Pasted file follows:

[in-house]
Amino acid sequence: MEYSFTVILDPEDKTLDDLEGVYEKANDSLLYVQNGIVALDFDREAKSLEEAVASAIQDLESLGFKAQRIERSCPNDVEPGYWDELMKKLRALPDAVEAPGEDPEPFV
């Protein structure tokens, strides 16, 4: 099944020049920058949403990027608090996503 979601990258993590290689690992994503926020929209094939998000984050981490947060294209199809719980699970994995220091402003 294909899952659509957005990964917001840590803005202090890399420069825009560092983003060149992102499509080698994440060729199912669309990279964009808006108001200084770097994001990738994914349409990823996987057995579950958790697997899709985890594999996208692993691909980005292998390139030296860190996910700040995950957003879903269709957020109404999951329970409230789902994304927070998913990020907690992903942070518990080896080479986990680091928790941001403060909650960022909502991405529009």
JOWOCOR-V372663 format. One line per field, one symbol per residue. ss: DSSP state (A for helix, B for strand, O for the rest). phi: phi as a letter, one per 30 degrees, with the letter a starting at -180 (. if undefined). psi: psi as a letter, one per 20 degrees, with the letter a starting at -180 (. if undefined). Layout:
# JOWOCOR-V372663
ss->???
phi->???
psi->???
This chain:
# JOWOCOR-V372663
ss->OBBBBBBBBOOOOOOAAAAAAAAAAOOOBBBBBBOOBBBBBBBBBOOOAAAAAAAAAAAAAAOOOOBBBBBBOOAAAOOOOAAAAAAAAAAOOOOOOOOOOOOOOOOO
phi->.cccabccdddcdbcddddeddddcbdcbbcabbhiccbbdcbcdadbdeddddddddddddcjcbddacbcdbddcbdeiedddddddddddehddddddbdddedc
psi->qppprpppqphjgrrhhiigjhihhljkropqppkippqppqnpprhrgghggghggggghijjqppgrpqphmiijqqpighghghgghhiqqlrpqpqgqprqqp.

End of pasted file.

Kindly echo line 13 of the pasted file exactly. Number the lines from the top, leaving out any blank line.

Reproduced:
psi->qppprpppqphjgrrhhiigjhihhljkropqppkippqppqnpprhrgghggghggggghijjqppgrpqphmiijqqpighghghgghhiqqlrpqpqgqprqqp.